The other big television spending this week came from former Vice President Joe Biden, who launched his first television ad of the cycle in Iowa as part of a $500,000 buy from Aug. 20 through Sept. 9.
That's a big buy, at least at this point in the cycle. But it also puts Steyer's massive spending in perspective, since the billionaire is spending more across just two days this week than Biden is for the next two weeks.
Read more about Biden's ad, which leans heavily on his general-election argument, from NBC's Mariana Sotomayor on the blog.
And to round out the television spending so far this week, California Democratic Sen. Kamala Harris' campaign reserved $28,500 in television time in Iowa from Aug. 22 through Aug. 28.
Joe Biden launches first Iowa TV ad
DES MOINES, Iowa — Joe Biden's presidential campaign launched its first television advertisements across the state of Iowa Tuesday morning, coinciding with former vice president's sixth visit to the first-in-the-nation-caucus state since announcing his candidacy for president.
The one-minute ad titled “Bones,” opens by quickly showing faces of Americans diverse in age and race as the narrator says “We all know in our bones this election is different.”
As the narrator points out that the “stakes are higher” and “threats more serious” than ever before, the ad quickly turns to show white supremacists carrying torches the night before the 2017 Unite the Right clashes in Charlottesville, Va., a flashpoint that Biden repeatedly mentions as a moment that heavily influenced his run for president.
“We have to beat Donald Trump,” the narrator says before Biden appears on the screen. “And all the polls agree Joe Biden is the strongest Democrat to do the job. No one is more qualified.”
Biden, who frequently references his close personal and working relationship with President Barack Obama, is shown alongside his former boss in the ad as the narrator reminds the audience of landmark legislation and progress both men achieved as partners in the administration.
“Now, Joe Biden is running for president with a plan for America’s future. To build on Obamacare, not scrap it. To make a record investment in America’s schools, to lead the world on climate, to rebuild our alliances.”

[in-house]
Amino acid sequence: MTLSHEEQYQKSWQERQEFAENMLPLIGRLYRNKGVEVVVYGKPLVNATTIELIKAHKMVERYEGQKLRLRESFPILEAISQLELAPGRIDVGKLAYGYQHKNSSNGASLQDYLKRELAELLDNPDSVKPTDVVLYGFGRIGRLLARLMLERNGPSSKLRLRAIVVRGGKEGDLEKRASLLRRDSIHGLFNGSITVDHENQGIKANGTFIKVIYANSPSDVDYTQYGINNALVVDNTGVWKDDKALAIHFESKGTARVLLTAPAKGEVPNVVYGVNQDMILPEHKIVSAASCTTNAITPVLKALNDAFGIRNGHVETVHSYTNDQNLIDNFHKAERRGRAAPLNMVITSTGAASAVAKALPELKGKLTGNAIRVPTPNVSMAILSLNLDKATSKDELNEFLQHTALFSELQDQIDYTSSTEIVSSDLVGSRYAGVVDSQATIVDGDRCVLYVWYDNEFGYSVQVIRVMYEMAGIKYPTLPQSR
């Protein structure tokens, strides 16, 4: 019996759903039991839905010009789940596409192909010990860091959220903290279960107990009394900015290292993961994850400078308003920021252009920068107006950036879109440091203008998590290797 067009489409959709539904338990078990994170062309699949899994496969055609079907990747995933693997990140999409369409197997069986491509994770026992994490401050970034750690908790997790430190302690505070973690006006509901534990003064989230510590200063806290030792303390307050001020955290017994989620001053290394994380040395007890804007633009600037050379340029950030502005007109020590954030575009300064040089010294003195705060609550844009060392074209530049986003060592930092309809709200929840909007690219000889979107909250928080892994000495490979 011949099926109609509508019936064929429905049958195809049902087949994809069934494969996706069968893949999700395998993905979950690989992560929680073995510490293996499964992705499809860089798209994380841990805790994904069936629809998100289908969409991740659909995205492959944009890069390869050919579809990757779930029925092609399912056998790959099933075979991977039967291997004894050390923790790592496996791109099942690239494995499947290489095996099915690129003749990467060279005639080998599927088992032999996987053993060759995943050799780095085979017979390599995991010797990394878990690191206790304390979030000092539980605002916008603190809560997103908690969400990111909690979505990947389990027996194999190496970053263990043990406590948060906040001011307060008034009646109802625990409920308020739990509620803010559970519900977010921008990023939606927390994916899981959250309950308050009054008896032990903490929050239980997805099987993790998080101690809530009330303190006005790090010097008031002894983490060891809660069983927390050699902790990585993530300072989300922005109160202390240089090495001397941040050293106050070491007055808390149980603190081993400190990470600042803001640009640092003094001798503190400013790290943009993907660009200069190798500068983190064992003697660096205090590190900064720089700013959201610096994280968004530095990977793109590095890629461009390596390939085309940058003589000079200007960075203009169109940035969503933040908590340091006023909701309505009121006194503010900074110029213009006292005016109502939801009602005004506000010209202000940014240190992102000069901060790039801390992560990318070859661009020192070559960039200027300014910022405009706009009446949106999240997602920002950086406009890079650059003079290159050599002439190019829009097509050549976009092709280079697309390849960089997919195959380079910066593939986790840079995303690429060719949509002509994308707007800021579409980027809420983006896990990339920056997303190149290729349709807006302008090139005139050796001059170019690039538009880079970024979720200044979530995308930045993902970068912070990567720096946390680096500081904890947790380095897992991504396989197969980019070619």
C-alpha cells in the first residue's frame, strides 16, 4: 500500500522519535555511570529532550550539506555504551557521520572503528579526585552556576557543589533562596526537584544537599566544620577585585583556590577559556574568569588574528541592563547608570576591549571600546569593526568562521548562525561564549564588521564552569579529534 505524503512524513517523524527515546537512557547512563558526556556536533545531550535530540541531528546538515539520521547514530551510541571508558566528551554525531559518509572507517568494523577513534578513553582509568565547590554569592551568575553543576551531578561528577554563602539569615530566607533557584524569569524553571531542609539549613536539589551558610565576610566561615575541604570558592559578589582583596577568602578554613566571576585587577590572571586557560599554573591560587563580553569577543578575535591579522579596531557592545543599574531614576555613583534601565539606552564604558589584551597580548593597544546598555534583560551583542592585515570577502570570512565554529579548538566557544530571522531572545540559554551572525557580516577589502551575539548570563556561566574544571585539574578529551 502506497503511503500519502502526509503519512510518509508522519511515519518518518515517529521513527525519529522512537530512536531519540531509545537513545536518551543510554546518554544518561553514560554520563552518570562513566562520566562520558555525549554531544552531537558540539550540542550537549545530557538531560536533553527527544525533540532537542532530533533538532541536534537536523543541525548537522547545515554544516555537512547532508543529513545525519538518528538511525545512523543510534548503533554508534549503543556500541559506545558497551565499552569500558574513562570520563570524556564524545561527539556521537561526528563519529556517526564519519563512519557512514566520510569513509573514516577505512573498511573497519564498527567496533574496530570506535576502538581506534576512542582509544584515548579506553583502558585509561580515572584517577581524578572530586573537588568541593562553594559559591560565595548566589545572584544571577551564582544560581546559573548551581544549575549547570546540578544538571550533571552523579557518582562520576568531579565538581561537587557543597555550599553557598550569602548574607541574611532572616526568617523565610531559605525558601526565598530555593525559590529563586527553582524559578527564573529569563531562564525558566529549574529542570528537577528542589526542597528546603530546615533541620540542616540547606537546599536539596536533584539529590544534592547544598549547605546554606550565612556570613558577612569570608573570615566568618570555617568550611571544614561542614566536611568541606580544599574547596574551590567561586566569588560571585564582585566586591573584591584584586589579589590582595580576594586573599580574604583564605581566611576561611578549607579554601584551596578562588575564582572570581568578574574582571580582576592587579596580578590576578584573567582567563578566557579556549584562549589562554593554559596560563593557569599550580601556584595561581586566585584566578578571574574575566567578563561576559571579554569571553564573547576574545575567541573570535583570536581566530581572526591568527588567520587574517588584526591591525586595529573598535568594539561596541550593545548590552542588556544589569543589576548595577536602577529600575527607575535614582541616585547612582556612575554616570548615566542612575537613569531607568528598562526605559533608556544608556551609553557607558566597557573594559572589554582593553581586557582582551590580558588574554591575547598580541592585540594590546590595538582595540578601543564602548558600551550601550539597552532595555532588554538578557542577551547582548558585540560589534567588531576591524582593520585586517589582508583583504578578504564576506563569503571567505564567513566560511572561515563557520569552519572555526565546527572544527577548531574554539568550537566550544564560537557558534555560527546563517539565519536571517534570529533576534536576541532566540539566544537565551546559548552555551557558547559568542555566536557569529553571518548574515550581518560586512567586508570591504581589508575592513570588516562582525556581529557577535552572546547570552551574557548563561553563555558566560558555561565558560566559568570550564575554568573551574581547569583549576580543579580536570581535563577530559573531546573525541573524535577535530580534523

The narrator then adds that Biden would “restore the soul of the nation battered by an erratic, vicious, bullying president.”
In what could be a glimpse into a possible campaign slogan, the ad ends with a quick description of Biden’s political strengths: “Strong. Steady. Stable Leadership. Biden. President.”
The ad will target voters living in the largest media markets of the state for several weeks, according to the campaign, including Des Moines, Cedar Rapids, Quad Cities and Sioux City.
According to ad spending data from Advertising Analytics, Biden's campaign has reserved about $500,000 in television time in Iowa from Aug. 20 to Sept. 9, with the bulk of the money being spent in Des Moines and Cedar Rapids.
Ben Kamisar contributed.
Tom Steyer pauses campaign for jury duty
NEW YORK — In the United States, one civic duty calls upon candidates and constituents alike: jury duty.
Democratic presidential candidate Tom Steyer announced he would step off the campaign trail this week to report for jury duty in San Francisco. The billionaire businessman will be on standby for the weeklong summons, and will report to the courthouse for selection if called.
Steyer was a late addition to the 2020 race for president, announcing his candidacy in July. Despite that later entry, the candidate said in a tweet it was important that he take time off the trail to fulfill his “civic obligation.”
“I believe I could have postponed it, but I believe that it’s every American’s civic duty to serve on a jury,” Steyer said in an interview with NBC News. “It’s a choice about values. Do you believe that you’re above the responsibilities of everyday citizens or not.”
Steyer told NBC News that he thinks jury duty, like voting, is an essential and positive aspect of democracy that makes “this country strong.”
Earlier this summer, another 2020 hopeful took time away from the campaign. Sen. Cory Booker, D-N.J., reported for jury duty in July. Booker tweeted a video from the Newark courthouse declaring it “the best jury room in all of America.”
Elizabeth Warren tells Native American forum she's 'sorry' for ancestry flap
SIOUX CITY, Iowa — Sen. Elizabeth Warren led off her much-anticipated appearance at the Frank LaMere Native American Forum by saying “I’m sorry.”
“Like anyone who's been honest with themselves, I know that I have made mistakes,” she said, alluding to the year-ago dust up over her DNA test and Native American ancestry that loomed over the early weeks of her 2020 presidential campaign.
“I am sorry for a harm I have caused. I have listened and I have learned a lot and I am grateful for the many conversations that we've had together. It is a great honor to be able to partner with Indian Country and that's what I've tried to do as a senator and that's what I promise I will do as President of the United States of America.”